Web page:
Metal-insulator-metal based nanoscale photonic components
Master of Science
In terms of speed and bandwidth, photonic components are superior to their electronic counterparts. However, the diffraction limit has restricted downscaling of the conventional dielectric waveguides, where electromagnetic modes are confined to an optically dens core. Electromagnetic modes traveling along dielectric-metallic interfaces, known as surface plasmon polaritons (SPPs), have been proposed as a solution to the diffraction limit. Among possible plasmonic-based configurations, those which focus light into the dielectric core in a metal-insulator-metal (MIM) structure allow the manipulation and transmission of light at the nanoscale. In this thesis, first we develop an efficient method for designing the geometry of dielectric strip plasmonic structures, 2D generalizations for MIM structures, for future subwavelength wave-guiding applications. We formulate and solve the dielectric strip design optimization problem to ensure mono-mode propagation while balancing propagation losses and light confinement. Then, MIM-based Brag reflectors, photonic crystal and ring resonators, as building blocks of the future optical circuits, are presented and investigated. We show that compact MIM-based components may exhibit characteristics that are different from conventional dielectric optical components.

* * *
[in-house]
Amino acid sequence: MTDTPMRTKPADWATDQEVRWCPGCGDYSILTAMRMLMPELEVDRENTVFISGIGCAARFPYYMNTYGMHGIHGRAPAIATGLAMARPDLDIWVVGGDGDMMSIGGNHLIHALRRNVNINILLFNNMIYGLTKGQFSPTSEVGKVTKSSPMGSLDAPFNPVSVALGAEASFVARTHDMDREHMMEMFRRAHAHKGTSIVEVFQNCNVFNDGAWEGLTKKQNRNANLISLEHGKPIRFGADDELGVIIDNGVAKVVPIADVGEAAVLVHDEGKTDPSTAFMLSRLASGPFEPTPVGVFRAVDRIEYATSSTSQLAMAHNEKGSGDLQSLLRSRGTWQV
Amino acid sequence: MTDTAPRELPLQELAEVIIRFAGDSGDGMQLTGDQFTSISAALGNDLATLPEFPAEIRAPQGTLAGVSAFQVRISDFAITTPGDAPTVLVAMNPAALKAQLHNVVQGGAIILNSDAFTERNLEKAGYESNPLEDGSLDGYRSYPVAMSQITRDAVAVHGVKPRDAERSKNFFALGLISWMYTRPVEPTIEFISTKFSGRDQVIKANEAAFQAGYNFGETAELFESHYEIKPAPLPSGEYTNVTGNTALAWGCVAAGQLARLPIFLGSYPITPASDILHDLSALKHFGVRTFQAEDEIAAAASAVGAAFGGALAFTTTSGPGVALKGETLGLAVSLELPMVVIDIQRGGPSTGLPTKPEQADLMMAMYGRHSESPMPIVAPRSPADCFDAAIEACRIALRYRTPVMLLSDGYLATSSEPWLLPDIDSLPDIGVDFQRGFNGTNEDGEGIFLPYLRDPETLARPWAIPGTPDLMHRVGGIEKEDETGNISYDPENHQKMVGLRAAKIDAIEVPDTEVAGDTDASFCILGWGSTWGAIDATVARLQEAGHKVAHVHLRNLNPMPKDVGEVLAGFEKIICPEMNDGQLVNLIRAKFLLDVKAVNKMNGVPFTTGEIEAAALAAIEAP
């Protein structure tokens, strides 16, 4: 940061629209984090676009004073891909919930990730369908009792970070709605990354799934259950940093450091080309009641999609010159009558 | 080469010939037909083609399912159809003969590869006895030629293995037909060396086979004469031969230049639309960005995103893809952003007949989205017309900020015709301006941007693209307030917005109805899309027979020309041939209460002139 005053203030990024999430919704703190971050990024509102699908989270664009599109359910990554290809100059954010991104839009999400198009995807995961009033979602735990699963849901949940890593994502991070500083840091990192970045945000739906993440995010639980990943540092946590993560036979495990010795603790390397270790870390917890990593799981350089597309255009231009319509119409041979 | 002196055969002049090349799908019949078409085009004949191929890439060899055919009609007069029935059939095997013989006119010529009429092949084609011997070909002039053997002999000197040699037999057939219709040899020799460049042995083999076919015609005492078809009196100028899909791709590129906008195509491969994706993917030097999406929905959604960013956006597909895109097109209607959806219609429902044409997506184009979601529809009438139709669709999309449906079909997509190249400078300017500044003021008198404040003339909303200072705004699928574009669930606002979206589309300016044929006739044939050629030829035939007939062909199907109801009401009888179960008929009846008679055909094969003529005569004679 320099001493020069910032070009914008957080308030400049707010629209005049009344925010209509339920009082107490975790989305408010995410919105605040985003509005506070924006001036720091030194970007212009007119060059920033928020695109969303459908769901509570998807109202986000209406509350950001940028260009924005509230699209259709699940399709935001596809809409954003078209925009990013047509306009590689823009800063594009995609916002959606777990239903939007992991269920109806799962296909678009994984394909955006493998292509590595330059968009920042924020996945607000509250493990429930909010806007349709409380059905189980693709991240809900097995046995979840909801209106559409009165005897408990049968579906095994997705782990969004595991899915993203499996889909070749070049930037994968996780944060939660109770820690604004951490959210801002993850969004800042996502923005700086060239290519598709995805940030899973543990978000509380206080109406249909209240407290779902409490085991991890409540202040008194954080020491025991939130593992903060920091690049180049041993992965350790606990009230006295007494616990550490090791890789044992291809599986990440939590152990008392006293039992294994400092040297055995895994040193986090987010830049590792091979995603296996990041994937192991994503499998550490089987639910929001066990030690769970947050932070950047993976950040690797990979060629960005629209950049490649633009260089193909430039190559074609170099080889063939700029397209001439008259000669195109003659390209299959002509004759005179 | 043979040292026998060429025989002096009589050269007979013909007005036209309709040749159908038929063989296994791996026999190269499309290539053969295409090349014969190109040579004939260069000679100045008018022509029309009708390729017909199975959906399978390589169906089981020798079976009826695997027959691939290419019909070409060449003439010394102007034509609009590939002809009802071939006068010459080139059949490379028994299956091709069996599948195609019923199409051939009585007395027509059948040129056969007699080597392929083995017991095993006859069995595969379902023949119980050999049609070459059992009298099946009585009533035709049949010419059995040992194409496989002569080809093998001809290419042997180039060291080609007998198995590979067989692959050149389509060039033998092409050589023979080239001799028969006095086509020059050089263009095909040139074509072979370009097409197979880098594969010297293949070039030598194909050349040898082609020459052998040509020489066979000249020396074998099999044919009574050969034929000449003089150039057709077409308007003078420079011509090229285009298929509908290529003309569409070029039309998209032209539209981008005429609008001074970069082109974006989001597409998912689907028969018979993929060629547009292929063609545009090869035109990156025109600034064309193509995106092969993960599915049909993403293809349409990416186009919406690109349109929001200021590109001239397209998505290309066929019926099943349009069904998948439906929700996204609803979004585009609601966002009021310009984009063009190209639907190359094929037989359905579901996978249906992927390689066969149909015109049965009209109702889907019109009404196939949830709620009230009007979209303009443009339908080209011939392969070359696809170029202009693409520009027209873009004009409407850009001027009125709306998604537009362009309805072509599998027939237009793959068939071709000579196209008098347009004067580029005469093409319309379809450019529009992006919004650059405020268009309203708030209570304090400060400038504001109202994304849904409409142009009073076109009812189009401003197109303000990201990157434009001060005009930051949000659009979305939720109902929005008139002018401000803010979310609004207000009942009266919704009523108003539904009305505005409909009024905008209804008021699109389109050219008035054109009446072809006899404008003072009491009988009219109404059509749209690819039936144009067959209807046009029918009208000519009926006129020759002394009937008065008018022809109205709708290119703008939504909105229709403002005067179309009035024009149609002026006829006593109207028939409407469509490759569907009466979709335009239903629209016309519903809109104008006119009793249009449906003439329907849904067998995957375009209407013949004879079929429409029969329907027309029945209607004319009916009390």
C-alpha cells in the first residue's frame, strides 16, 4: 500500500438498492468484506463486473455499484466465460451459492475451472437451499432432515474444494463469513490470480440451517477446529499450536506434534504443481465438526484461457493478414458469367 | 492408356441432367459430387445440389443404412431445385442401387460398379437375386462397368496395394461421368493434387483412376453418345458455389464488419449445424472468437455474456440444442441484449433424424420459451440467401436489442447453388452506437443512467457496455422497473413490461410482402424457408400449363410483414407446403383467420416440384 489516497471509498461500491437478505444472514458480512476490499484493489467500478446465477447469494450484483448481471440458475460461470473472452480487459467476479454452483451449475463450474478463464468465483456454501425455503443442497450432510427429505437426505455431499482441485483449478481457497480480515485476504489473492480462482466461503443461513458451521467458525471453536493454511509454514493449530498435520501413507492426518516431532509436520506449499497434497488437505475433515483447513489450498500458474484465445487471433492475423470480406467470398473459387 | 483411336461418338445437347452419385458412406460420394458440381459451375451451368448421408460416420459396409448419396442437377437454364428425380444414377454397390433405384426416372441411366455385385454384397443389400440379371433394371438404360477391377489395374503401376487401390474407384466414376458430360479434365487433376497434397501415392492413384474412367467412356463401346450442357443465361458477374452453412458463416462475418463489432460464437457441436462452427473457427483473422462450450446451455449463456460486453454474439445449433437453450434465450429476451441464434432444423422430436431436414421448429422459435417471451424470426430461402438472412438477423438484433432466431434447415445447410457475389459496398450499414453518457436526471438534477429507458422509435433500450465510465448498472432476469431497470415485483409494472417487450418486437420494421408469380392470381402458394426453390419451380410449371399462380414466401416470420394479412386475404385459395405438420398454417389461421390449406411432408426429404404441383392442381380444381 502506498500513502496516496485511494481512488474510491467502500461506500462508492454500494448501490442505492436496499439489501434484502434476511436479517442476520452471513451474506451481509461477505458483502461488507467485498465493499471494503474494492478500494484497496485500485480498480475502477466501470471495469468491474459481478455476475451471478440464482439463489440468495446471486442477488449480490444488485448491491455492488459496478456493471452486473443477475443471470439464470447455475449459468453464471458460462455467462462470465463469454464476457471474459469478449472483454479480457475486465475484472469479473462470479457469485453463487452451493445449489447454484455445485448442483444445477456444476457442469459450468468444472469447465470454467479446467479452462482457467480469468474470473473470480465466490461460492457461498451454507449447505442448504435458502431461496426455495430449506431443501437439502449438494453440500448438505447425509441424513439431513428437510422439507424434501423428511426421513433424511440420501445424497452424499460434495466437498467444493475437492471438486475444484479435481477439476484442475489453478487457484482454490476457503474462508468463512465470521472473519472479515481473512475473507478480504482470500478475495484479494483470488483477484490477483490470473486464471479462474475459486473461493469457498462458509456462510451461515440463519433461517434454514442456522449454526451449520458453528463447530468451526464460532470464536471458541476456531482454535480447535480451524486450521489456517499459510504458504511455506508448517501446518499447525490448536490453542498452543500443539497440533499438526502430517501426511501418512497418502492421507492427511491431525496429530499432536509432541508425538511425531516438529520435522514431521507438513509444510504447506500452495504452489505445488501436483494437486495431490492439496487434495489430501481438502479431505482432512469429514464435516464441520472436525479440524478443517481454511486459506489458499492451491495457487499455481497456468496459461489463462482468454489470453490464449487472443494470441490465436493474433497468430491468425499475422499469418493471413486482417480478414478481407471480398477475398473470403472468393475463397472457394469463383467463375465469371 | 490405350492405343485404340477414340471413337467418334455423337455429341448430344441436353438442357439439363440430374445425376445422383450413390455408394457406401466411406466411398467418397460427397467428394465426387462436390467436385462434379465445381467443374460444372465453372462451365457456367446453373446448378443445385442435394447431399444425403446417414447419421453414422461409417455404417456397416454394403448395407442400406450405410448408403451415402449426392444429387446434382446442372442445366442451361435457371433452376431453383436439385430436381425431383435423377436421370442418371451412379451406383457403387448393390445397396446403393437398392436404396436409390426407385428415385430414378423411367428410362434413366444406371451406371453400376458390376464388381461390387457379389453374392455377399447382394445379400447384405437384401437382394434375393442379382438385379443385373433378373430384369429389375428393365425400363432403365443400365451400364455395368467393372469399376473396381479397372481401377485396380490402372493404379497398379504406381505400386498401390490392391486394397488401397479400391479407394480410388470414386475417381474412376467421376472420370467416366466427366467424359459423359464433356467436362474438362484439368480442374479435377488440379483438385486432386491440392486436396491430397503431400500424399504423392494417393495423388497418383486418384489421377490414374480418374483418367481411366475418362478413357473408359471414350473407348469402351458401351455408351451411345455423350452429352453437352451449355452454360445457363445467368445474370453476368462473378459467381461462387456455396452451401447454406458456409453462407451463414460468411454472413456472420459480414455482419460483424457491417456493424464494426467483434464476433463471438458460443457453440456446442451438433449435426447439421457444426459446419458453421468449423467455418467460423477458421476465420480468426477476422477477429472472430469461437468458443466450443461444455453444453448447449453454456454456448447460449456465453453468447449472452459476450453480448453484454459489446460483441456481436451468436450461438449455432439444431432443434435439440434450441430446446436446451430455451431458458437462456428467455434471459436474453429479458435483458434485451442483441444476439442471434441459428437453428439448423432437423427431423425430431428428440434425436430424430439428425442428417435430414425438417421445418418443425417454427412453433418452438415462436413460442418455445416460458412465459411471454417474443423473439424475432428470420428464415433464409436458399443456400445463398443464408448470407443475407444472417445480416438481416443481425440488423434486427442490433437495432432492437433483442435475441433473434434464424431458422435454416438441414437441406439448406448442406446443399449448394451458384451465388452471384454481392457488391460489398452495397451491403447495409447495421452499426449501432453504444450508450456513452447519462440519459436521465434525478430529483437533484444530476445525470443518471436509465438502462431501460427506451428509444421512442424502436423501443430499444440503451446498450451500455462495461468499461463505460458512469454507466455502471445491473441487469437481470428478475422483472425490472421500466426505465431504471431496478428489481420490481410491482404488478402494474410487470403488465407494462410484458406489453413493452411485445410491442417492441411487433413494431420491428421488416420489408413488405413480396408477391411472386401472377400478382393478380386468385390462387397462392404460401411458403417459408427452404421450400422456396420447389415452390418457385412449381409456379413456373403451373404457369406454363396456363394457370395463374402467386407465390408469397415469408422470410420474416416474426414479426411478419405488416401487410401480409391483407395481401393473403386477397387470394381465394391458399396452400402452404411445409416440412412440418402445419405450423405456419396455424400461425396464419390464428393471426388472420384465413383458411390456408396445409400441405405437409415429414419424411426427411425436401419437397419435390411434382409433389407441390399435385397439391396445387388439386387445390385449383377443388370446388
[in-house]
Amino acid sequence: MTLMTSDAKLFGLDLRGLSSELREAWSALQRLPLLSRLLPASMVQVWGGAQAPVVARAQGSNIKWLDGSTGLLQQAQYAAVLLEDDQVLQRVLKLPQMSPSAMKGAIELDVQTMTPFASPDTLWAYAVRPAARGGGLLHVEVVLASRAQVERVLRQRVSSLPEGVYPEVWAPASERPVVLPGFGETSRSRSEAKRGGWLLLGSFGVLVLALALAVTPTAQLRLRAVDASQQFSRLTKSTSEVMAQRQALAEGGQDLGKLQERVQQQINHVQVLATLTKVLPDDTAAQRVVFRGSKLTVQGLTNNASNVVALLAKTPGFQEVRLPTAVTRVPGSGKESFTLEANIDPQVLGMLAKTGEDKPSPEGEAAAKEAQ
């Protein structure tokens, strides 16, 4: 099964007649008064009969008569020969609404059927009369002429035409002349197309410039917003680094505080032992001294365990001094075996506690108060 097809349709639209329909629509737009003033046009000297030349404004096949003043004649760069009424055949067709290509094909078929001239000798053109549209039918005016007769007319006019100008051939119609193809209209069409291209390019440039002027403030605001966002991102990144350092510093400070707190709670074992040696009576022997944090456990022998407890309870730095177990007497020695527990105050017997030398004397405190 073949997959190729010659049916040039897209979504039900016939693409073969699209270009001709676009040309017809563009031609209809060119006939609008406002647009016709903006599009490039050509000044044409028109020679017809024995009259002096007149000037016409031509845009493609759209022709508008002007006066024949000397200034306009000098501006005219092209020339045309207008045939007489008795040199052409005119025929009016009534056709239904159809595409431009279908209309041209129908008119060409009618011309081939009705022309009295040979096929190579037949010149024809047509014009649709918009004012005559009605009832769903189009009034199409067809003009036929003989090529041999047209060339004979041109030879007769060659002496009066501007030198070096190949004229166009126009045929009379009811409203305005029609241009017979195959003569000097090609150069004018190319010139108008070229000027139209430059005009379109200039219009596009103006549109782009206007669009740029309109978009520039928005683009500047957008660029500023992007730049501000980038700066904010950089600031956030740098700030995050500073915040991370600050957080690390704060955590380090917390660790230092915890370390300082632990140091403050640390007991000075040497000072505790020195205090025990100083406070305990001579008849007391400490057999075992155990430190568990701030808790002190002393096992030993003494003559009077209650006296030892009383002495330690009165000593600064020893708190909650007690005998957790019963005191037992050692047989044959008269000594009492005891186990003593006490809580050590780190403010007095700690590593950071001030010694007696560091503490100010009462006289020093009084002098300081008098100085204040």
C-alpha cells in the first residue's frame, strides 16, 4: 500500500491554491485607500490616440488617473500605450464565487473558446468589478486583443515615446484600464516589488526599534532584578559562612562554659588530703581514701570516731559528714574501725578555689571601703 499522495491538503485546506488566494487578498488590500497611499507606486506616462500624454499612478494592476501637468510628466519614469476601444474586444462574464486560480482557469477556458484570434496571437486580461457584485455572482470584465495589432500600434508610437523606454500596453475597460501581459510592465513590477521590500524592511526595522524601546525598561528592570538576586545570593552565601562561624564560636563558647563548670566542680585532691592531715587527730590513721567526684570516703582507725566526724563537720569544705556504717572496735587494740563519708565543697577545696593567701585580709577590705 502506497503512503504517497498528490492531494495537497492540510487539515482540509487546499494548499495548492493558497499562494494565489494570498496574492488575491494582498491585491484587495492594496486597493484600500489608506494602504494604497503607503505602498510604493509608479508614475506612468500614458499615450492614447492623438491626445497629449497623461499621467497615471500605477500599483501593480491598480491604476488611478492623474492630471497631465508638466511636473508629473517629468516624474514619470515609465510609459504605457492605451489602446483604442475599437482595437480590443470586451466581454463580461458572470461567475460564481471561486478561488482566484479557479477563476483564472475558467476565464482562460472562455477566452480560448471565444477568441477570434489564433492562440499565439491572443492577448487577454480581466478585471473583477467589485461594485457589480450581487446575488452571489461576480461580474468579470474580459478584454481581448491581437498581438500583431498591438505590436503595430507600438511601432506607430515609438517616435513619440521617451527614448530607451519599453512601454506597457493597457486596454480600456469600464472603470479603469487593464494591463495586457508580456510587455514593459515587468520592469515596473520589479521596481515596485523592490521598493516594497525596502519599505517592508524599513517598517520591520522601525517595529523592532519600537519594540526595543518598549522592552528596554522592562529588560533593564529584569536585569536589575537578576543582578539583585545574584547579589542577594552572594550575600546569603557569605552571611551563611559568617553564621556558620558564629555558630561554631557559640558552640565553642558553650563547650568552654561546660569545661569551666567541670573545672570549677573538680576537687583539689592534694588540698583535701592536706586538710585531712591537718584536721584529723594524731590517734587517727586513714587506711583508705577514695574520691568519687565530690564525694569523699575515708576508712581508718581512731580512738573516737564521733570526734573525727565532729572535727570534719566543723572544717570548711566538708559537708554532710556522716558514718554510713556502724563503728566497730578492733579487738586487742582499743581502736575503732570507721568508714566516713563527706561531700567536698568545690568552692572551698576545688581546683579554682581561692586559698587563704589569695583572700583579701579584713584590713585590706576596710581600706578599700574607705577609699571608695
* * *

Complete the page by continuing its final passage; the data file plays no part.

Electronics; Electrical engineering